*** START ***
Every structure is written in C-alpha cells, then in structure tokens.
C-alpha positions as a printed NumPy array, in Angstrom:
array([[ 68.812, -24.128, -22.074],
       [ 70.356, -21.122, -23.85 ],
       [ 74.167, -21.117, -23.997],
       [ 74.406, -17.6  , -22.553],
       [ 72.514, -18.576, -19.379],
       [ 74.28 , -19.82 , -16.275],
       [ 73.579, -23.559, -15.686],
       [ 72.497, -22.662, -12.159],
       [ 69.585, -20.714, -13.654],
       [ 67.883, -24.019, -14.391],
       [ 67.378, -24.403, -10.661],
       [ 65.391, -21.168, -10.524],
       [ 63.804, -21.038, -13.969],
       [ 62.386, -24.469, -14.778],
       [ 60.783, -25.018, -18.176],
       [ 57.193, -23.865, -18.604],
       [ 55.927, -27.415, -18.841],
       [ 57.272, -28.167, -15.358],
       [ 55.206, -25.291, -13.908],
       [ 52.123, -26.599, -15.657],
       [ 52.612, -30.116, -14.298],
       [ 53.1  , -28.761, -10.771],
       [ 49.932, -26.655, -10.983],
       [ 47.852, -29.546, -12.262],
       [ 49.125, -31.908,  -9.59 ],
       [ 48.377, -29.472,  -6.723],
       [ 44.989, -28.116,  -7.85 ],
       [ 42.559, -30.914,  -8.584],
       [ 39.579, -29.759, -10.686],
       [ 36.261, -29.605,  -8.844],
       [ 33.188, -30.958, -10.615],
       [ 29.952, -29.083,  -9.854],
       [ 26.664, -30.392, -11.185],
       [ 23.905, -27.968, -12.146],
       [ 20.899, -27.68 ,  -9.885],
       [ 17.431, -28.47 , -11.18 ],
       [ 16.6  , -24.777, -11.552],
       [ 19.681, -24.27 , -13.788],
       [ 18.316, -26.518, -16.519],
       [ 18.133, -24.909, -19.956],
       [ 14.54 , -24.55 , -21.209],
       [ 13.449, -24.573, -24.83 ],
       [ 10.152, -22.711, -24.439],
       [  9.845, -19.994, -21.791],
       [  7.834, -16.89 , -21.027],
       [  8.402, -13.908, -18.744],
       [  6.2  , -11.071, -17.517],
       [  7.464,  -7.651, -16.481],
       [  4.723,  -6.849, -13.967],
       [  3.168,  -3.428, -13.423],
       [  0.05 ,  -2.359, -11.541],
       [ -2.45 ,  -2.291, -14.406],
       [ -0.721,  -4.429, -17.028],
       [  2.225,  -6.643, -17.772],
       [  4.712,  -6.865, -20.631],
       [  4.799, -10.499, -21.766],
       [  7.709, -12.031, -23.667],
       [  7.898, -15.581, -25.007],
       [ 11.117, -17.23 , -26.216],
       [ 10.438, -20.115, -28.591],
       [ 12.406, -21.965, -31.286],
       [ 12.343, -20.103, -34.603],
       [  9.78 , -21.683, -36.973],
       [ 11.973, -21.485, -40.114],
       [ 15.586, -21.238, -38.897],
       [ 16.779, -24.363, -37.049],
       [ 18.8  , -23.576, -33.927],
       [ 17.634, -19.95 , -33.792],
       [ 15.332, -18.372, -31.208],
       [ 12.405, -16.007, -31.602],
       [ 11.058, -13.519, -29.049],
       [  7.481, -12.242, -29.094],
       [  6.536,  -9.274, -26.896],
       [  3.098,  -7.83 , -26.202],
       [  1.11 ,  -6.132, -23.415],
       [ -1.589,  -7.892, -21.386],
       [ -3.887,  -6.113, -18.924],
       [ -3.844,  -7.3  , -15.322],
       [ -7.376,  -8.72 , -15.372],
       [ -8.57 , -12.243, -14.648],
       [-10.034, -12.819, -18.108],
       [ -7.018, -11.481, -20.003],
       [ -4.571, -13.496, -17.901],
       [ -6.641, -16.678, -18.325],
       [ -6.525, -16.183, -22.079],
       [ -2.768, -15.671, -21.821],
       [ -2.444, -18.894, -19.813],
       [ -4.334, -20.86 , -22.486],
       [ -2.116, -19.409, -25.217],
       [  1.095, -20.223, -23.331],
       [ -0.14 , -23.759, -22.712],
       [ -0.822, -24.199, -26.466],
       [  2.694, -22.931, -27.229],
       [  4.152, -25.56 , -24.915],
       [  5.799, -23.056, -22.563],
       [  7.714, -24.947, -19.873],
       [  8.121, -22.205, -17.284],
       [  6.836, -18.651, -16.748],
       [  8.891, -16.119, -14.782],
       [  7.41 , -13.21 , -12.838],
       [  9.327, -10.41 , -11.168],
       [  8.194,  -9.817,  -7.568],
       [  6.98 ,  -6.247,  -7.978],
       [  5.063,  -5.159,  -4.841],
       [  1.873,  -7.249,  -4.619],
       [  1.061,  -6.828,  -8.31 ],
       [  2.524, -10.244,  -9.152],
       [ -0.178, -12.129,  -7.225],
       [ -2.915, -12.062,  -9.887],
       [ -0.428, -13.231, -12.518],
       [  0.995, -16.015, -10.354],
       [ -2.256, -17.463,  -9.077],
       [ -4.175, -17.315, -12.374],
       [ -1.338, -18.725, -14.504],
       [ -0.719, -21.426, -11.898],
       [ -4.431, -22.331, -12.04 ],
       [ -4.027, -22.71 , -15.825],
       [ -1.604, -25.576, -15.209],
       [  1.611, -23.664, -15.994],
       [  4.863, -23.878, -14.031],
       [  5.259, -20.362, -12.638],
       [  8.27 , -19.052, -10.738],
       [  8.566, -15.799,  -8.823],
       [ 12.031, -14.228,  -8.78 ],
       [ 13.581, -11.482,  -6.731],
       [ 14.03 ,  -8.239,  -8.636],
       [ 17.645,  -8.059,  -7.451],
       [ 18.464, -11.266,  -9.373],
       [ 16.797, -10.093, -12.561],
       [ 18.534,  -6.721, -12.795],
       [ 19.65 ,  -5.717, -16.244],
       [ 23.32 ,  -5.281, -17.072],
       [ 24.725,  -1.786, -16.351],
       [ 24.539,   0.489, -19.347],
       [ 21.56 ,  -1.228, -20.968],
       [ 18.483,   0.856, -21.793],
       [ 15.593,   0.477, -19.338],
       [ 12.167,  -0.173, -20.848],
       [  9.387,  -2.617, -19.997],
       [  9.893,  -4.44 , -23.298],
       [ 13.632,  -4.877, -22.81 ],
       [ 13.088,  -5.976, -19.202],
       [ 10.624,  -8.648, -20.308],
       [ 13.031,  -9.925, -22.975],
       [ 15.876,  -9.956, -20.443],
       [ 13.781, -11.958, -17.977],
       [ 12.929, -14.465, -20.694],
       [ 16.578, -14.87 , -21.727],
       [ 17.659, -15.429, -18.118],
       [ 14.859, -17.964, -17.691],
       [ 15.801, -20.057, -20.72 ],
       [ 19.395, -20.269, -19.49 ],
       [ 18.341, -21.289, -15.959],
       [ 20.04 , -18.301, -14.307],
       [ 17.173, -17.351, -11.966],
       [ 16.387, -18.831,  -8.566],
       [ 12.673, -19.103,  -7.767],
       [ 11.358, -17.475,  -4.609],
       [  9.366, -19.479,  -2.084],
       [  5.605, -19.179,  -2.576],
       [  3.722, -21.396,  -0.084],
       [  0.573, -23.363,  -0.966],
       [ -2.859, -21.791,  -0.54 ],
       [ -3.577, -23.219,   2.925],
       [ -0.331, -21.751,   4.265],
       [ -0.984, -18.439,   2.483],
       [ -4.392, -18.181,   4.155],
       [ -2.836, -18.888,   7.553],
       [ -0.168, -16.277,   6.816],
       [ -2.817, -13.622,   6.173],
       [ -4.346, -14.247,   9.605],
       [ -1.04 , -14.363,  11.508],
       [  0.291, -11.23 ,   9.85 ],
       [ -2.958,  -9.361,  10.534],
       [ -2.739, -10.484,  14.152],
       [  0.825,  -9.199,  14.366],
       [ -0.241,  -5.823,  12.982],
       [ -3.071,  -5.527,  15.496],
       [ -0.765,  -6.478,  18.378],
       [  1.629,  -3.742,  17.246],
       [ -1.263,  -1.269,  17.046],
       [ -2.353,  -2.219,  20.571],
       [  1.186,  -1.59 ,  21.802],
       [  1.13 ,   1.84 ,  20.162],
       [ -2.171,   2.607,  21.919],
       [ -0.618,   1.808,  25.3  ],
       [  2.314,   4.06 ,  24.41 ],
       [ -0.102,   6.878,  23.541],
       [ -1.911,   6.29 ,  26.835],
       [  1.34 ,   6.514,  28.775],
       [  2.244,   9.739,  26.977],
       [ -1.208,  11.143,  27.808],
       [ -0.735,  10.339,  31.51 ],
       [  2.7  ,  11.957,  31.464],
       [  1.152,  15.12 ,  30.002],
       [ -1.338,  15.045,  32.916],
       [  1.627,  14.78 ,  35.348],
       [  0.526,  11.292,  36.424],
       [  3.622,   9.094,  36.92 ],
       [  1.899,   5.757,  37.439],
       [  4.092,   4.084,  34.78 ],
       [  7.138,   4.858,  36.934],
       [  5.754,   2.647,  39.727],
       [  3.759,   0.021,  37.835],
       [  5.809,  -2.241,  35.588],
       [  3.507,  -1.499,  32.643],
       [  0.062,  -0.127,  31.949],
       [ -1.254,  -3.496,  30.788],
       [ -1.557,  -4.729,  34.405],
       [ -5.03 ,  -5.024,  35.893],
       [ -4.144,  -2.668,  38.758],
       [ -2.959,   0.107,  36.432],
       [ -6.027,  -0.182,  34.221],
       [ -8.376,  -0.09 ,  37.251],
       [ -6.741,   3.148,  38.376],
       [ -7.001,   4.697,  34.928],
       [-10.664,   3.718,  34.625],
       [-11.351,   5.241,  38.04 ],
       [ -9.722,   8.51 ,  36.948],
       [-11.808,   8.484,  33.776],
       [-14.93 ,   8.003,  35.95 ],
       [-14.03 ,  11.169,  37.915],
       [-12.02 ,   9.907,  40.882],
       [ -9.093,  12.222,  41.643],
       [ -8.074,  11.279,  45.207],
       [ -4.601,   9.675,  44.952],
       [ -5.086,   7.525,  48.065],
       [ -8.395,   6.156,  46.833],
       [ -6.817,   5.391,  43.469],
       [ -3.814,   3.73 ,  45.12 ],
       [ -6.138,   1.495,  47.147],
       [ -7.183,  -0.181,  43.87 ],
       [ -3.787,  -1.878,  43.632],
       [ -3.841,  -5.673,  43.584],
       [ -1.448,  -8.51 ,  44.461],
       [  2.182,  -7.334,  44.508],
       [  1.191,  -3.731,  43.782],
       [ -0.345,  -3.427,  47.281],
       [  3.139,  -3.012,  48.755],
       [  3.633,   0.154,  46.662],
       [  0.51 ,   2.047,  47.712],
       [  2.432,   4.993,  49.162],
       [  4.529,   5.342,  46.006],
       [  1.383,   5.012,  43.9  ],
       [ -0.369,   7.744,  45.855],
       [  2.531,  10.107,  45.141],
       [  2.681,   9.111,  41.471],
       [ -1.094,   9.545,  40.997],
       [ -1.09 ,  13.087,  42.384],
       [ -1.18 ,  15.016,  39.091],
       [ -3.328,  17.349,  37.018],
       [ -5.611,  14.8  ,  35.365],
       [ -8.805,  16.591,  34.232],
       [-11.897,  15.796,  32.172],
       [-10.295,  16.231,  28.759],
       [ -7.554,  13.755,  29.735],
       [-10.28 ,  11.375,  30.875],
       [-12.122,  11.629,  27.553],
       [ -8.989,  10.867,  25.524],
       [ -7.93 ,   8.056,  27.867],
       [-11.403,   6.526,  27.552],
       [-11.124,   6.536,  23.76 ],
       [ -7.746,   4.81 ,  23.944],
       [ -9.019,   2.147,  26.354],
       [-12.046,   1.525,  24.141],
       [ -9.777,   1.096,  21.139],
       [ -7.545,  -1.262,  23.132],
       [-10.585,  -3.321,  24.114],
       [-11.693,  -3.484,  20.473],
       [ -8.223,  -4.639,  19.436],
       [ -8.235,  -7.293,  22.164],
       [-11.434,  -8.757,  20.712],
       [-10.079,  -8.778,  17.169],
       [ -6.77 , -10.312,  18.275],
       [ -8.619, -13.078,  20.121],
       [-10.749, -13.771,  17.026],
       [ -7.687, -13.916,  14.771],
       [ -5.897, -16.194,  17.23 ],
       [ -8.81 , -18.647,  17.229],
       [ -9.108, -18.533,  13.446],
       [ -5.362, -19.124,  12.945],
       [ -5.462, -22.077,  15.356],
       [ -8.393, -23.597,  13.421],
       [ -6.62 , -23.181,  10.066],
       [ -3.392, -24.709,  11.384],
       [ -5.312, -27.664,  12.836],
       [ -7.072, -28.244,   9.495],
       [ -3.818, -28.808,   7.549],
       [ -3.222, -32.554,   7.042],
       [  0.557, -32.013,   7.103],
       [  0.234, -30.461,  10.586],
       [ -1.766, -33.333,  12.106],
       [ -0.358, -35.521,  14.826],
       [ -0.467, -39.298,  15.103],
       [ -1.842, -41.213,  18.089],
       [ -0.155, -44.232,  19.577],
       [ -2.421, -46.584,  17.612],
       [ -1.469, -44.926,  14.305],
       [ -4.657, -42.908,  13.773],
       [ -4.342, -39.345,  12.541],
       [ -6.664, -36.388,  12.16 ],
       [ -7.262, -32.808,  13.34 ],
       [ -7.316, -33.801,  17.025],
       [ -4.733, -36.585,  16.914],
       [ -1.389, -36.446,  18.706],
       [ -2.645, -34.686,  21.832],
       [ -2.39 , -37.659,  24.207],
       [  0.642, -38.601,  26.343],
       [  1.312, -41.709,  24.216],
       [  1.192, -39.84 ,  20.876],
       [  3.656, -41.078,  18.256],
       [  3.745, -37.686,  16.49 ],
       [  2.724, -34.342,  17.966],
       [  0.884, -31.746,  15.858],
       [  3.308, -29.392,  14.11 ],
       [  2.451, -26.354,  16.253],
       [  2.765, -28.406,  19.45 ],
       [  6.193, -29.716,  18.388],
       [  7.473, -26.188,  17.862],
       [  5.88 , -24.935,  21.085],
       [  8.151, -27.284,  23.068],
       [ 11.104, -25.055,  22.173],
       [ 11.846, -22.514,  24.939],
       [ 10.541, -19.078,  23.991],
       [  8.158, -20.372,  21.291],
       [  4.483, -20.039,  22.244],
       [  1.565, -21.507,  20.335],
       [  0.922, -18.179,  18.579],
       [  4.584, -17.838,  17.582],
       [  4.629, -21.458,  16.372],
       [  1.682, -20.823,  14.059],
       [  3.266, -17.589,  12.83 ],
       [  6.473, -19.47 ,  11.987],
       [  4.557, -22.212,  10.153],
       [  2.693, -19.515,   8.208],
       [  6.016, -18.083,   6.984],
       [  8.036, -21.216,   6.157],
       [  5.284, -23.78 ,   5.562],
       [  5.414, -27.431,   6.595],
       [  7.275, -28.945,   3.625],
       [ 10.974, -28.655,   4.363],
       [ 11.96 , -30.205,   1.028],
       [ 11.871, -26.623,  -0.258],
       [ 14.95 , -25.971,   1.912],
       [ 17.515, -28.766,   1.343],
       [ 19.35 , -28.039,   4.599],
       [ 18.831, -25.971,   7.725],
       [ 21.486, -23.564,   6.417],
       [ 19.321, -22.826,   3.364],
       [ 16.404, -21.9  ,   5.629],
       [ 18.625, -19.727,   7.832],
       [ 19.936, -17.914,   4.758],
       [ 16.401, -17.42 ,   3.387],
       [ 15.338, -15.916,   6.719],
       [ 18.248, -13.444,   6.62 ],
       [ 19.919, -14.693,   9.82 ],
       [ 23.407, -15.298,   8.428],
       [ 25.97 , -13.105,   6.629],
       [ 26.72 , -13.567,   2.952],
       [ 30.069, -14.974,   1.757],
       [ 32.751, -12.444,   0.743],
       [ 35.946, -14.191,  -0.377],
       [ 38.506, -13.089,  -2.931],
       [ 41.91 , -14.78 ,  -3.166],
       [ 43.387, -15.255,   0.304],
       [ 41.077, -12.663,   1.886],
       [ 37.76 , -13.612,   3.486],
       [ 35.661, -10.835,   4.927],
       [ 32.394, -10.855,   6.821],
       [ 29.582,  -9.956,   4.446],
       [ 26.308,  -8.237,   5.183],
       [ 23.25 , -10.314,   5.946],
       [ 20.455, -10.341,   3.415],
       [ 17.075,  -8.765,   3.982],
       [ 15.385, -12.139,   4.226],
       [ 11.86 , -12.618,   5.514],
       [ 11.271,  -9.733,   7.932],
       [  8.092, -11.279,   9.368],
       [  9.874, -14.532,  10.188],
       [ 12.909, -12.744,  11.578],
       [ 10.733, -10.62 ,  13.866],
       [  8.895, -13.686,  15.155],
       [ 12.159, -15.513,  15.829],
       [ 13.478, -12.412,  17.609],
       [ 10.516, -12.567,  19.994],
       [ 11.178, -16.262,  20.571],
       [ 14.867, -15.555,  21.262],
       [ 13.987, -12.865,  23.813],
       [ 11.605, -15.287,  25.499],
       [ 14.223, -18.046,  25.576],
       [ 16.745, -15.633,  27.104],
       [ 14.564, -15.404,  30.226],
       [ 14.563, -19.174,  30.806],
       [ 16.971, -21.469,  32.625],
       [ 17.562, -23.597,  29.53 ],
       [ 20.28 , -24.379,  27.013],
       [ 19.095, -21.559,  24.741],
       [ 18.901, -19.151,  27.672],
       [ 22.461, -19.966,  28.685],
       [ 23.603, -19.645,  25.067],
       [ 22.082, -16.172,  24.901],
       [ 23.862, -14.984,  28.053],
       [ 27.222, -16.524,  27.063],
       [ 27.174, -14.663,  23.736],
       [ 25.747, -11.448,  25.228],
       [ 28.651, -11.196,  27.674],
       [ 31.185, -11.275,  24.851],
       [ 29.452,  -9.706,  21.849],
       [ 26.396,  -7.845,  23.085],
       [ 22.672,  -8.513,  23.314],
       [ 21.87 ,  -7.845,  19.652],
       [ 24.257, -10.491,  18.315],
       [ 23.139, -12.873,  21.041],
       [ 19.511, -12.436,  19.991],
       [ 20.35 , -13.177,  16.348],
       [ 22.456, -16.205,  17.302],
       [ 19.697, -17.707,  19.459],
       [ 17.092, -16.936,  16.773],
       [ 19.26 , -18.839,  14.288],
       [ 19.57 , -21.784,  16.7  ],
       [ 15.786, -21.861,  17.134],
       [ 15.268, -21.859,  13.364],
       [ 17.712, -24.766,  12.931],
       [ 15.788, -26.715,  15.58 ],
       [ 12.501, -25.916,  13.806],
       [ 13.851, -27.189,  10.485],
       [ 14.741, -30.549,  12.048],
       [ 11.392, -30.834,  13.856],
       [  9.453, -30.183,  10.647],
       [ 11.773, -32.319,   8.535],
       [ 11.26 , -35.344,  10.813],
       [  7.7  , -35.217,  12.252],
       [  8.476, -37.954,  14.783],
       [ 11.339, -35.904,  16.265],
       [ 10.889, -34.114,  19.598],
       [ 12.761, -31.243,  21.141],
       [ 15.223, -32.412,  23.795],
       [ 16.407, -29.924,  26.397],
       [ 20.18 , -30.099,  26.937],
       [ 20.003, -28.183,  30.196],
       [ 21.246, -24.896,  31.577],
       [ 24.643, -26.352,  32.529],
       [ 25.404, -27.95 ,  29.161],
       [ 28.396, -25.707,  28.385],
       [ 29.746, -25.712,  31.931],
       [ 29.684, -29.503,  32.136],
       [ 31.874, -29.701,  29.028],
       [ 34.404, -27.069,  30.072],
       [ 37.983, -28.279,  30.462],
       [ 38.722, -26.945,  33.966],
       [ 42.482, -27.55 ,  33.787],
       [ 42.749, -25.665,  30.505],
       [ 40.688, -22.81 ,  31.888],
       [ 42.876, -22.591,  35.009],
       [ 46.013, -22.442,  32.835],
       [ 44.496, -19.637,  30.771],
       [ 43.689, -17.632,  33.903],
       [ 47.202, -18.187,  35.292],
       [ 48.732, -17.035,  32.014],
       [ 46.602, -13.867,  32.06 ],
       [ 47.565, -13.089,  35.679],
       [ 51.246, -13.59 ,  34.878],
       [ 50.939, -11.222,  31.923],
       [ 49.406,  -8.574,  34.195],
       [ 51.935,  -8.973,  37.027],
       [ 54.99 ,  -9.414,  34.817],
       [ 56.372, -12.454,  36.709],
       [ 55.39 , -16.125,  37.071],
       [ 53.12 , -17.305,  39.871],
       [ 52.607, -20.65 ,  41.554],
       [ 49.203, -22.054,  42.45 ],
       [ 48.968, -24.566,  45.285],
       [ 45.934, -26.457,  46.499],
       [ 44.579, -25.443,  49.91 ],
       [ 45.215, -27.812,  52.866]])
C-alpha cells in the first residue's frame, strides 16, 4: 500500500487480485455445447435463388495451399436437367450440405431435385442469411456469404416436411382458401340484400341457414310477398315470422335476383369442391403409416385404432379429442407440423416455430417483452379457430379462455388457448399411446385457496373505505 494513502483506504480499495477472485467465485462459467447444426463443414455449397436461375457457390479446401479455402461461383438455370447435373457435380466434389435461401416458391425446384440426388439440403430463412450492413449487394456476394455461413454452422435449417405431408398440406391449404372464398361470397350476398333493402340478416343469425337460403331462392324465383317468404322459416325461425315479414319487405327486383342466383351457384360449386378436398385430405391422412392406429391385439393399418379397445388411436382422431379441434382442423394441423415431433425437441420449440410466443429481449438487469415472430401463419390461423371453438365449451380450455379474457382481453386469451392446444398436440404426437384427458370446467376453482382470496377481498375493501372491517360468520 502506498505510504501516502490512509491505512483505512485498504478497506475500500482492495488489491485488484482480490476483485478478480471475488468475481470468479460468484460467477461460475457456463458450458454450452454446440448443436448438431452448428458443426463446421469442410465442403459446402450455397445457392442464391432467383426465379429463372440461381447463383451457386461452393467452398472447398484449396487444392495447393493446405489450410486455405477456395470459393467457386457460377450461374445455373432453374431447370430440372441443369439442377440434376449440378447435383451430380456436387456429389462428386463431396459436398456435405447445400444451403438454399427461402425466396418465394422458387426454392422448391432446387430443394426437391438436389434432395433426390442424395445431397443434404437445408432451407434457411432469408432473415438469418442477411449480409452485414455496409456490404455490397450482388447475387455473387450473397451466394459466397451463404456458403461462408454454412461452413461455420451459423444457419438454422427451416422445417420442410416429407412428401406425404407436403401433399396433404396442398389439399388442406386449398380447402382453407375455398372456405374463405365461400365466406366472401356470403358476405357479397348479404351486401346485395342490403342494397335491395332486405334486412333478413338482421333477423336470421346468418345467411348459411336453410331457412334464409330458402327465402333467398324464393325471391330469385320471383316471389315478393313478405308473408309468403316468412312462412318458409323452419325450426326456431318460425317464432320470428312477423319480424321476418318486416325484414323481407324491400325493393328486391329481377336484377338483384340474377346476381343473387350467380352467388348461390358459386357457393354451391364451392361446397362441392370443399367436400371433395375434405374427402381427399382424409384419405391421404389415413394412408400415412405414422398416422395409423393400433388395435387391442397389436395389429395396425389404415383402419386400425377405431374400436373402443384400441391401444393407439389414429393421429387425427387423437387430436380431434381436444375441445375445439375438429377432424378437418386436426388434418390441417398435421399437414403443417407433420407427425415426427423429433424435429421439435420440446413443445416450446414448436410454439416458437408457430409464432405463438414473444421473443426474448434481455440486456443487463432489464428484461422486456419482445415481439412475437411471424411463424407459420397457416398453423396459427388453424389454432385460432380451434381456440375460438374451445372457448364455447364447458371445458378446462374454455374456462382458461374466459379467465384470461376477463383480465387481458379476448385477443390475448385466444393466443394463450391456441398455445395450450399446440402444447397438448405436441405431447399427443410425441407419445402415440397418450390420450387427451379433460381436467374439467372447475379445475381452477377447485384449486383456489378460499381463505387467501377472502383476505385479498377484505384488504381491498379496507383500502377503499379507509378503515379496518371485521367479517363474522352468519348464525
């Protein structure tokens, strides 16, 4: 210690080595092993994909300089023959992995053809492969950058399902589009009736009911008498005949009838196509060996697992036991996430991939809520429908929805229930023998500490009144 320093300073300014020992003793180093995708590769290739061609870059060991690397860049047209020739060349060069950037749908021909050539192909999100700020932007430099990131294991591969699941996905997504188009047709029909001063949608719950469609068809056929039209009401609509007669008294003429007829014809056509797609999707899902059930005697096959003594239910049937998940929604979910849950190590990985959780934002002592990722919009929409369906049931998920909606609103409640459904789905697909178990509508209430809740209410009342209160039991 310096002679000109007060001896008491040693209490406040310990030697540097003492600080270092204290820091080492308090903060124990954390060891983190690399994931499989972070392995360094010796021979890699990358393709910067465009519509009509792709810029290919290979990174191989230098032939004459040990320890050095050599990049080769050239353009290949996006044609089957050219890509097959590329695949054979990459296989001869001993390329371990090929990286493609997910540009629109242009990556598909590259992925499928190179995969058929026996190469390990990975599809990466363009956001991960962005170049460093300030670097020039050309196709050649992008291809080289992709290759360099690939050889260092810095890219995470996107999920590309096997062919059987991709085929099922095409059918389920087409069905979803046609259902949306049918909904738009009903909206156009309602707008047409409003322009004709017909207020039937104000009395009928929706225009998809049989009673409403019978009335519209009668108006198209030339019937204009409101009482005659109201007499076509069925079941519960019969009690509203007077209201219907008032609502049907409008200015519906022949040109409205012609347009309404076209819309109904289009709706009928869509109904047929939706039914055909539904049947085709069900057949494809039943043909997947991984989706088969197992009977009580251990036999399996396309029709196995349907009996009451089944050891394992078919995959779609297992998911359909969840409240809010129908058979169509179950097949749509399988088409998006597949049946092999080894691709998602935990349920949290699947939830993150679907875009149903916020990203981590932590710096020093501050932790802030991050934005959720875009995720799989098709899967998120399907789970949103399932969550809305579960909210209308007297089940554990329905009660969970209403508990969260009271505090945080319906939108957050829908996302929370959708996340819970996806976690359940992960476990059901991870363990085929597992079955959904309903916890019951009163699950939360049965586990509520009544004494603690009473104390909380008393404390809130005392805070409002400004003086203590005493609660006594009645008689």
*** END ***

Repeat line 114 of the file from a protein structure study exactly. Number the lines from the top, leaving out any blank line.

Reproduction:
       [ -2.256, -17.463,  -9.077],